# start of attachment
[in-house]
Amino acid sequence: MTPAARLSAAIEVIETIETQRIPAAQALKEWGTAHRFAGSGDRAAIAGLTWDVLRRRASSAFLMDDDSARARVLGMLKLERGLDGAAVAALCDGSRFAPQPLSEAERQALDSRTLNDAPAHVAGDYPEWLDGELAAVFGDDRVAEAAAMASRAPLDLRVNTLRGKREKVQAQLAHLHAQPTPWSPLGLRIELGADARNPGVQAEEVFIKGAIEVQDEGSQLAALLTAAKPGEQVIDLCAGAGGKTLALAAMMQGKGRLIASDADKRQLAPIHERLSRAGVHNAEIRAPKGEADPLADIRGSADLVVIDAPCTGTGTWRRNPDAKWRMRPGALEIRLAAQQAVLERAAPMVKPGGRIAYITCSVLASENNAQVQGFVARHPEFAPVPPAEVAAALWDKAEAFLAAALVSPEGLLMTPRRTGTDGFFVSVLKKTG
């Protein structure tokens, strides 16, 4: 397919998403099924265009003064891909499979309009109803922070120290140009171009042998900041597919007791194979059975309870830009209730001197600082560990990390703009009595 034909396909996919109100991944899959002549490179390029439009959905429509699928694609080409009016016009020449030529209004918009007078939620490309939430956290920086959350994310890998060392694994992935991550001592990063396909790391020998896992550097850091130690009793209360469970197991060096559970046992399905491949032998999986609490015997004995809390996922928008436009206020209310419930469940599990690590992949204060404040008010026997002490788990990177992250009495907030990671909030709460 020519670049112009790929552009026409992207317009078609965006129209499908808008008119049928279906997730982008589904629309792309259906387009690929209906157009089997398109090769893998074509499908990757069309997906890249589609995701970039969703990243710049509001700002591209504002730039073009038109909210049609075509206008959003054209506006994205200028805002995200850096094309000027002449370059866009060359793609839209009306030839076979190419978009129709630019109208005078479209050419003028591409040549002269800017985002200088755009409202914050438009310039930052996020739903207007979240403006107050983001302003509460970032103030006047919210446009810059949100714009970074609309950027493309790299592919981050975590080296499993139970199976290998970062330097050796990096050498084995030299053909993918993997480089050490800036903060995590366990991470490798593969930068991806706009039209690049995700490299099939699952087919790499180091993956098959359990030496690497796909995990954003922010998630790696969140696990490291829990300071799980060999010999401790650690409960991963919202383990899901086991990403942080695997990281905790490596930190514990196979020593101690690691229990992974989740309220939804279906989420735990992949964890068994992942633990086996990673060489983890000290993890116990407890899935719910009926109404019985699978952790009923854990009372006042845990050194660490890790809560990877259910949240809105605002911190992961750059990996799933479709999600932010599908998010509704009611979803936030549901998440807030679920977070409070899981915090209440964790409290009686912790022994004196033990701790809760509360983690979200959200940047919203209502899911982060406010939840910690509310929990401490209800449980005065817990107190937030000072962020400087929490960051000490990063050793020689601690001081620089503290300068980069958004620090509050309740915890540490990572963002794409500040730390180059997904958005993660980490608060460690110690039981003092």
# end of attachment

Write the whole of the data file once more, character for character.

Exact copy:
[in-house]
Amino acid sequence: MTPAARLSAAIEVIETIETQRIPAAQALKEWGTAHRFAGSGDRAAIAGLTWDVLRRRASSAFLMDDDSARARVLGMLKLERGLDGAAVAALCDGSRFAPQPLSEAERQALDSRTLNDAPAHVAGDYPEWLDGELAAVFGDDRVAEAAAMASRAPLDLRVNTLRGKREKVQAQLAHLHAQPTPWSPLGLRIELGADARNPGVQAEEVFIKGAIEVQDEGSQLAALLTAAKPGEQVIDLCAGAGGKTLALAAMMQGKGRLIASDADKRQLAPIHERLSRAGVHNAEIRAPKGEADPLADIRGSADLVVIDAPCTGTGTWRRNPDAKWRMRPGALEIRLAAQQAVLERAAPMVKPGGRIAYITCSVLASENNAQVQGFVARHPEFAPVPPAEVAAALWDKAEAFLAAALVSPEGLLMTPRRTGTDGFFVSVLKKTG
């Protein structure tokens, strides 16, 4: 397919998403099924265009003064891909499979309009109803922070120290140009171009042998900041597919007791194979059975309870830009209730001197600082560990990390703009009595 034909396909996919109100991944899959002549490179390029439009959905429509699928694609080409009016016009020449030529209004918009007078939620490309939430956290920086959350994310890998060392694994992935991550001592990063396909790391020998896992550097850091130690009793209360469970197991060096559970046992399905491949032998999986609490015997004995809390996922928008436009206020209310419930469940599990690590992949204060404040008010026997002490788990990177992250009495907030990671909030709460 020519670049112009790929552009026409992207317009078609965006129209499908808008008119049928279906997730982008589904629309792309259906387009690929209906157009089997398109090769893998074509499908990757069309997906890249589609995701970039969703990243710049509001700002591209504002730039073009038109909210049609075509206008959003054209506006994205200028805002995200850096094309000027002449370059866009060359793609839209009306030839076979190419978009129709630019109208005078479209050419003028591409040549002269800017985002200088755009409202914050438009310039930052996020739903207007979240403006107050983001302003509460970032103030006047919210446009810059949100714009970074609309950027493309790299592919981050975590080296499993139970199976290998970062330097050796990096050498084995030299053909993918993997480089050490800036903060995590366990991470490798593969930068991806706009039209690049995700490299099939699952087919790499180091993956098959359990030496690497796909995990954003922010998630790696969140696990490291829990300071799980060999010999401790650690409960991963919202383990899901086991990403942080695997990281905790490596930190514990196979020593101690690691229990992974989740309220939804279906989420735990992949964890068994992942633990086996990673060489983890000290993890116990407890899935719910009926109404019985699978952790009923854990009372006042845990050194660490890790809560990877259910949240809105605002911190992961750059990996799933479709999600932010599908998010509704009611979803936030549901998440807030679920977070409070899981915090209440964790409290009686912790022994004196033990701790809760509360983690979200959200940047919203209502899911982060406010939840910690509310929990401490209800449980005065817990107190937030000072962020400087929490960051000490990063050793020689601690001081620089503290300068980069958004620090509050309740915890540490990572963002794409500040730390180059997904958005993660980490608060460690110690039981003092």